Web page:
The next growth area for the economy

The optimism is rushing in as the new cadre for the future of the American economy, most of which was given a lift thanks to the new employment numbers for March.  While many report on the green shoots that help point to the one, rosy conclusion there still remains the question of where our growth will come from. From Slate, an article on “Why the U.S. recovery will be bigger, faster, and stronger than economists and politicians expect” gives a clue as to what the next new growth area for the economy will be: infrastructural efficiency.

In the short term, the ruthless pursuit of efficiency translates into the uncomfortable—and unsustainable—dichotomy of rising profits and falling employment. But the focus on efficiency is creating new business opportunities for smart companies. At BigBelly Solar, a Needham, Mass.-based firm whose solar-powered trash compactors reduce the need for both labor and energy, sales doubled in both 2008 and 2009. “Cities and institutions like universities and park systems are eager to do more with less,” says CEO Jim Poss. Leasing 500 compacting units has allowed Philadelphia to cut weekly pickups from 17 to five and will save it $13 million over 10 years. BigBelly employs fewer than 50 people, but like many businesses in fast-growing markets it indirectly supports a much larger number of jobs. At Mack Molding, an Arlington, Vt., contract manufacturer, 35 workers are kept busy on two shifts producing compactors. “When you add the employees at the more than 50 component suppliers, this work is supporting another 180 jobs,” says Joan Magrath, vice president of sales and engineering at Mack Molding. BigBelly compactors, which are entirely made in the United States, have been exported to 25 countries. It’s a drop in the bucket. But thousands of start-ups and small businesses are trying to crack the markets developing at home and abroad.

The value added is obvious. More waste can be processed at a lesser cost.  In the case of Philadelphia, the $13 million dollar savings can now be allocated to provide more value regarding something else, providing more momentum for growth in either the public or private sector.  While traditional waste handlers may be out of a job, the article notes that much higher skilled, production jobs are created in order to produce the automated receptacles.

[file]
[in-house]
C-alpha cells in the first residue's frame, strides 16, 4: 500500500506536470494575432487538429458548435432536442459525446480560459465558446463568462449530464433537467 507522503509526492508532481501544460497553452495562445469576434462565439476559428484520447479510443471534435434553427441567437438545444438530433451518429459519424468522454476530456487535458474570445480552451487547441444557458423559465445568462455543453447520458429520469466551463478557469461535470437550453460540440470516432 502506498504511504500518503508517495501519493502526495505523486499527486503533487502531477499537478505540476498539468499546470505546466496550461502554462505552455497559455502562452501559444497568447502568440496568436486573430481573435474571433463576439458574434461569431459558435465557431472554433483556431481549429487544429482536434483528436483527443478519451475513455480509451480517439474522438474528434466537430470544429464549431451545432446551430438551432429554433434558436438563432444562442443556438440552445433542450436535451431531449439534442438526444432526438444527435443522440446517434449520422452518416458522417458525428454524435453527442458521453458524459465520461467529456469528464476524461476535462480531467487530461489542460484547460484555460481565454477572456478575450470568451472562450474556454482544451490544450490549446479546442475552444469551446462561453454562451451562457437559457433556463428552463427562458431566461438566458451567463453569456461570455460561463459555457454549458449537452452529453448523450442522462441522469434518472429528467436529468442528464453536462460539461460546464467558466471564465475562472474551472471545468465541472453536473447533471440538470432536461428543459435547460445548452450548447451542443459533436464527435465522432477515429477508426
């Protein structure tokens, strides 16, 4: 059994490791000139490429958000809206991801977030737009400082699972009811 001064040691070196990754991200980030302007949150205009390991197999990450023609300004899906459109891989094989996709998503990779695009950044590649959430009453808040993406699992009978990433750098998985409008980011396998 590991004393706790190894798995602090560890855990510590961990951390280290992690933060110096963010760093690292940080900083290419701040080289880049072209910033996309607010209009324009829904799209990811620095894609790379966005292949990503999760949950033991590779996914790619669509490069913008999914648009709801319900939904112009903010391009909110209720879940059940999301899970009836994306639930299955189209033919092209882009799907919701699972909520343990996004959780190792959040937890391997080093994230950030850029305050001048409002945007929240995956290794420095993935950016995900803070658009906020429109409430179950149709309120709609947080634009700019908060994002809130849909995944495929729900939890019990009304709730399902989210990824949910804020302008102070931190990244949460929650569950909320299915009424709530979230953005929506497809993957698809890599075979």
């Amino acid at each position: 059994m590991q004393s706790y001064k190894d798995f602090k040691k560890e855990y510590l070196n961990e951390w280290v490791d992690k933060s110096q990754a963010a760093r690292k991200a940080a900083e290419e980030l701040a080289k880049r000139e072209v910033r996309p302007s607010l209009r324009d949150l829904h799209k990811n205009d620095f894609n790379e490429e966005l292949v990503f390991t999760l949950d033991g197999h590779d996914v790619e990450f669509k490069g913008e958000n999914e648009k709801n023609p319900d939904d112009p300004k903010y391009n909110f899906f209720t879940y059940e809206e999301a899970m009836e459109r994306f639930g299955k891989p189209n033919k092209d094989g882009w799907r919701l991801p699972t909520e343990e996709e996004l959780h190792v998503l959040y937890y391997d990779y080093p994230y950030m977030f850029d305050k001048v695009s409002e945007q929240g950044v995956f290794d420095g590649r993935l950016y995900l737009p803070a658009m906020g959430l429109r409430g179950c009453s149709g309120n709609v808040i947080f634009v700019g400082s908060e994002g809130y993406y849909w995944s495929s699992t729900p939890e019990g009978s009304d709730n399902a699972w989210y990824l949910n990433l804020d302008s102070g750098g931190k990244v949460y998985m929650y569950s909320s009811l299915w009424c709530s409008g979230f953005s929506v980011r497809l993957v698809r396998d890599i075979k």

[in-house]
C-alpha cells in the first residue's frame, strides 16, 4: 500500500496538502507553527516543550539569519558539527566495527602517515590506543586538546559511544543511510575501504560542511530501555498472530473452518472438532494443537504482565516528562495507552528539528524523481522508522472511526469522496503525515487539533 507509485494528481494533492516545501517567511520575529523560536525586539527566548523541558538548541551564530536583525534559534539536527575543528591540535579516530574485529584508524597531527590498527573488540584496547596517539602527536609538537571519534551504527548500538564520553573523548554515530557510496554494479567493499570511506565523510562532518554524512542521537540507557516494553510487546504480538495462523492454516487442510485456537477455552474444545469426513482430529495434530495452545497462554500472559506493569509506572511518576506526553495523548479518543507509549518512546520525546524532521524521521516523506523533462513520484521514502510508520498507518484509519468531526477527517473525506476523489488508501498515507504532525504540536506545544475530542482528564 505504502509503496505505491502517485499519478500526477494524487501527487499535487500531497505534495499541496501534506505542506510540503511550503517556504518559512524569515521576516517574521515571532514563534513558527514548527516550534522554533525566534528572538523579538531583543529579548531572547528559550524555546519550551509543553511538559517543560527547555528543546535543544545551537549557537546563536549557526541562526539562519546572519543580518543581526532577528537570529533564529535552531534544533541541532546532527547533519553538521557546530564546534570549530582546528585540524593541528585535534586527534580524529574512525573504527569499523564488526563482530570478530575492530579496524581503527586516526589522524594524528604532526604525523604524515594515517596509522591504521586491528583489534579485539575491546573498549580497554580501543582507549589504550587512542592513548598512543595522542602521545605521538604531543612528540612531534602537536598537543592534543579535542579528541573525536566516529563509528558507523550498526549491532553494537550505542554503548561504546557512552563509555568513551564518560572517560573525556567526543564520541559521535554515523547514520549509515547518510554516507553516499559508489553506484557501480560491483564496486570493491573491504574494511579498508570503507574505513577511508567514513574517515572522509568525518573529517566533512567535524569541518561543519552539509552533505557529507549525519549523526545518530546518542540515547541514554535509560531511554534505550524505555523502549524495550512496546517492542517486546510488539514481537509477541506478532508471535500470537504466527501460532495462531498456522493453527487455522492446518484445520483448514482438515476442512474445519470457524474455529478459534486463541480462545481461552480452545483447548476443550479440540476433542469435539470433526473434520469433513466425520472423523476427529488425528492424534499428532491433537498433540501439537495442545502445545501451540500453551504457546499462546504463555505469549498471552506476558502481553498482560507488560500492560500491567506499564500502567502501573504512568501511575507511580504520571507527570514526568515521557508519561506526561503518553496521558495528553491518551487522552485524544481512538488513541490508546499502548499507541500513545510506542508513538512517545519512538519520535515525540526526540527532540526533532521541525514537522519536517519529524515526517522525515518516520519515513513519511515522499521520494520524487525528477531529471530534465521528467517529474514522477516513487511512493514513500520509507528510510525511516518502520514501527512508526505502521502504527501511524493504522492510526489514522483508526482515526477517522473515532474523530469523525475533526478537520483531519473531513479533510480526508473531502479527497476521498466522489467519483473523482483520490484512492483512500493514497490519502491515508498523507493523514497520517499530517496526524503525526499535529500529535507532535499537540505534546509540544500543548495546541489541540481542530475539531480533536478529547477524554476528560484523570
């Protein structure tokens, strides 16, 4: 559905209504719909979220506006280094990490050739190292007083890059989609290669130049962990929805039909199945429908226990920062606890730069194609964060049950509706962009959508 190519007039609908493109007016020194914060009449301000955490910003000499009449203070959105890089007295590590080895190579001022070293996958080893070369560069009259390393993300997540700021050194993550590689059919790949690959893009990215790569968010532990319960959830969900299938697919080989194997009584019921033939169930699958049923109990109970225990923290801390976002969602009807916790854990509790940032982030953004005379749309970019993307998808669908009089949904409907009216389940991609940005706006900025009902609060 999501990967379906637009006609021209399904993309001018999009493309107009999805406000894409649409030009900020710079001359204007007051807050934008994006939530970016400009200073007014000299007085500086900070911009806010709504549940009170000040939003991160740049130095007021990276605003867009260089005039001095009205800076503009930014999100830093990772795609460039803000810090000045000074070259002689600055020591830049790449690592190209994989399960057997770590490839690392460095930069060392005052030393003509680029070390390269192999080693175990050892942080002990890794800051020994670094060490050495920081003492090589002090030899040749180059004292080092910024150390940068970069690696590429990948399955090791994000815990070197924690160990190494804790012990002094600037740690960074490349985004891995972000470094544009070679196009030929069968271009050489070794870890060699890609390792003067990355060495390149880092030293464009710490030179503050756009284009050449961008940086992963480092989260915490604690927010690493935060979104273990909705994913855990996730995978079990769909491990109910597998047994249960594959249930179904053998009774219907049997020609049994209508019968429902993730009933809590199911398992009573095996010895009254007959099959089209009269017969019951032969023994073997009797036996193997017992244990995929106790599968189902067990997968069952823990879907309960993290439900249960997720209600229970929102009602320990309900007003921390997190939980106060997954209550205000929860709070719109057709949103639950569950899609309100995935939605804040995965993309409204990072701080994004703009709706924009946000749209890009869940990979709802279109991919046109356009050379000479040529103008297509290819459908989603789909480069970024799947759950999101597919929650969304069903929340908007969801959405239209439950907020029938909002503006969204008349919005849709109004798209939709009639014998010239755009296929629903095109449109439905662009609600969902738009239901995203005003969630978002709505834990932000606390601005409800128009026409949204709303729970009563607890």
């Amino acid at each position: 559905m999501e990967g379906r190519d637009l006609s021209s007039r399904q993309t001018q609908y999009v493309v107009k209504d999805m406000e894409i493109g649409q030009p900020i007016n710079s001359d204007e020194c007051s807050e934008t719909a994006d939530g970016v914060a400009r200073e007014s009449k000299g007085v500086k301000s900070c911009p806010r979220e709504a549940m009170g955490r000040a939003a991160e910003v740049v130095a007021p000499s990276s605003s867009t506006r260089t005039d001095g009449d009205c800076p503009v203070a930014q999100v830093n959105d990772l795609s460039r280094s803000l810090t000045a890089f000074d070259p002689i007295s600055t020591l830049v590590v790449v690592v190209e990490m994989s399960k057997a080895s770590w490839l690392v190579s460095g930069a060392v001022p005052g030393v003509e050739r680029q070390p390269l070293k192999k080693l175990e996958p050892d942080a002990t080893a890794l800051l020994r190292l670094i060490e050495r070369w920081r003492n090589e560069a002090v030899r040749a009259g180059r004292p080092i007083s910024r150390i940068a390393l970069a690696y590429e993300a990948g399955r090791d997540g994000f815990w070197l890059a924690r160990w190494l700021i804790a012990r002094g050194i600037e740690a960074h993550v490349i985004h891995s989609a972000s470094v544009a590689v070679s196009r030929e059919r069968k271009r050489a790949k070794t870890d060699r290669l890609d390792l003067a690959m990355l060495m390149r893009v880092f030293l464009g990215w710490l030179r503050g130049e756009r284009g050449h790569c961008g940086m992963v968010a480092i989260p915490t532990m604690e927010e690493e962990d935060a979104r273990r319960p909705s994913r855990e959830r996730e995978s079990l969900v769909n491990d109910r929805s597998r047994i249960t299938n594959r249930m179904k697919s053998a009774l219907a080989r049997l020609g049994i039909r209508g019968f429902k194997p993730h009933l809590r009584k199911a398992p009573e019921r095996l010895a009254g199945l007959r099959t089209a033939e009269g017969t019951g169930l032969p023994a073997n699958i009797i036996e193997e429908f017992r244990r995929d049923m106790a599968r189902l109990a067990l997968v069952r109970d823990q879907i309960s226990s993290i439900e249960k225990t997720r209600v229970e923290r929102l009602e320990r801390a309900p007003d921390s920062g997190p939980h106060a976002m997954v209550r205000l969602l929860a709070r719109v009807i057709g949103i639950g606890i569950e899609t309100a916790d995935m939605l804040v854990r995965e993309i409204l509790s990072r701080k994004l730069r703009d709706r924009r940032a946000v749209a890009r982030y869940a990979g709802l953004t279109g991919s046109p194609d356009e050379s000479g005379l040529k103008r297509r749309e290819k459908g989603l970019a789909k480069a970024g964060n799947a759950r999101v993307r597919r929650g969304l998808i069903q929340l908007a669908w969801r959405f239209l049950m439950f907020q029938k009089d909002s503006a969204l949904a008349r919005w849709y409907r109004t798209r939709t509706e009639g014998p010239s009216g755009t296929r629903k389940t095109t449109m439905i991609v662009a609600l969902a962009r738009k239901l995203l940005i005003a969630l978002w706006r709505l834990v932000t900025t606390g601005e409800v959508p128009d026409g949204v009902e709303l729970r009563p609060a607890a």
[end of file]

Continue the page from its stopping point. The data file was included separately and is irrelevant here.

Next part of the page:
The short-coming of this article is that it doesn’t delve any deeper into the potential that efficiency systems like this can create for the economy.  This blog has detailed some incredible ideas at maximizing efficiency, either by finding value in waste or building economies of scale.  The author misses how important infrastructural efficiency will be for the economy, especially since a lot of this efficiency will result in energy savings, usually not propelled by cost, but towards providing a greener future.  The more value we can squeeze per unit of (insert labor or widget here), the higher productivity the U.S. will enjoy which will entail higher income per individual.

Recycle your cell-phone, its worth a fortune!

Here is why you shouldn’t just throw away your cell-phone, but recycle it! Some say to do it for the environment’s benefit. Save energy this, prevent waste that. But I think a true ecopreneur would look at this statement

For every 1 million cell phones recycled, 75 pounds of gold, 772 pounds of silver, 33 pounds of palladium and 35,274 pounds of copper are recovered.

That’s 75 pounds of Gold X 16 ounces X $1133.600 per ounce which = $1.35 million. 772 pounds of silver x 16 ounces x $18.1 per ounce = $223,571.  33 pounds of palladium x 16 ounces x $501 per ounce = $264,528.  35,274 pounds of copper per ounce x $3.5748 per ounce = $126.10

Total = $1.8 million dollars for every 1 million cell phones.

Yeah, OK, that only amounts to $1.80 per cell phone but imagine bringing economies to scale and legally require citizens to dispose of e-waste to specific collection centers and wallah! A viable business opportunity.  Don’t agree? Multiply $1.8 x 276.6 million cell phones in the U.S.  That’s around $500 million dollars in recycling revenue, and that is only from cell-phones! Imagine what other e-waste would yield…

PS:  $1.8 * 4.1 billion cell phones in the world = $7.4 billion. Yeah, that’s right. $7.4 billion dollars. For cell-phone e-waste alone. Is any CEO right now reading this?

Oh yeah, we get to save the environment too. Forgot to mention that.

Upcycling: Another name for the waste product aftermarket?